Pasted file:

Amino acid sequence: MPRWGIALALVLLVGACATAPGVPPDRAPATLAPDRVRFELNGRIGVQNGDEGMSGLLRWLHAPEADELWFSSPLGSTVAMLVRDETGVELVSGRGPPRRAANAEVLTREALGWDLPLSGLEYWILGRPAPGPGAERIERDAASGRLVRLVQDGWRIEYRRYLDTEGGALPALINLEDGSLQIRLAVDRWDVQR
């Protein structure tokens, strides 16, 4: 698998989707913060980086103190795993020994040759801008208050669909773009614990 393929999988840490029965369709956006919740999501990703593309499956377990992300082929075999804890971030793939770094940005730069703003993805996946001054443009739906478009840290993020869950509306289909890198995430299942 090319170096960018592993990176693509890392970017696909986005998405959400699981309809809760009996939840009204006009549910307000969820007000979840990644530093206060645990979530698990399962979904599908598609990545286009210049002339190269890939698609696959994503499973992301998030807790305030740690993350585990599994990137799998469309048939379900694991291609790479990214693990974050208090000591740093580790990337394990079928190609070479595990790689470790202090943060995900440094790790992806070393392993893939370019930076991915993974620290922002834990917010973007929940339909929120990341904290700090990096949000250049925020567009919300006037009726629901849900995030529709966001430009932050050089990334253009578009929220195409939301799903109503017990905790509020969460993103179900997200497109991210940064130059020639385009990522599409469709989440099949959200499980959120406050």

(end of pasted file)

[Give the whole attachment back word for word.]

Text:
Amino acid sequence: MPRWGIALALVLLVGACATAPGVPPDRAPATLAPDRVRFELNGRIGVQNGDEGMSGLLRWLHAPEADELWFSSPLGSTVAMLVRDETGVELVSGRGPPRRAANAEVLTREALGWDLPLSGLEYWILGRPAPGPGAERIERDAASGRLVRLVQDGWRIEYRRYLDTEGGALPALINLEDGSLQIRLAVDRWDVQR
């Protein structure tokens, strides 16, 4: 698998989707913060980086103190795993020994040759801008208050669909773009614990 393929999988840490029965369709956006919740999501990703593309499956377990992300082929075999804890971030793939770094940005730069703003993805996946001054443009739906478009840290993020869950509306289909890198995430299942 090319170096960018592993990176693509890392970017696909986005998405959400699981309809809760009996939840009204006009549910307000969820007000979840990644530093206060645990979530698990399962979904599908598609990545286009210049002339190269890939698609696959994503499973992301998030807790305030740690993350585990599994990137799998469309048939379900694991291609790479990214693990974050208090000591740093580790990337394990079928190609070479595990790689470790202090943060995900440094790790992806070393392993893939370019930076991915993974620290922002834990917010973007929940339909929120990341904290700090990096949000250049925020567009919300006037009726629901849900995030529709966001430009932050050089990334253009578009929220195409939301799903109503017990905790509020969460993103179900997200497109991210940064130059020639385009990522599409469709989440099949959200499980959120406050």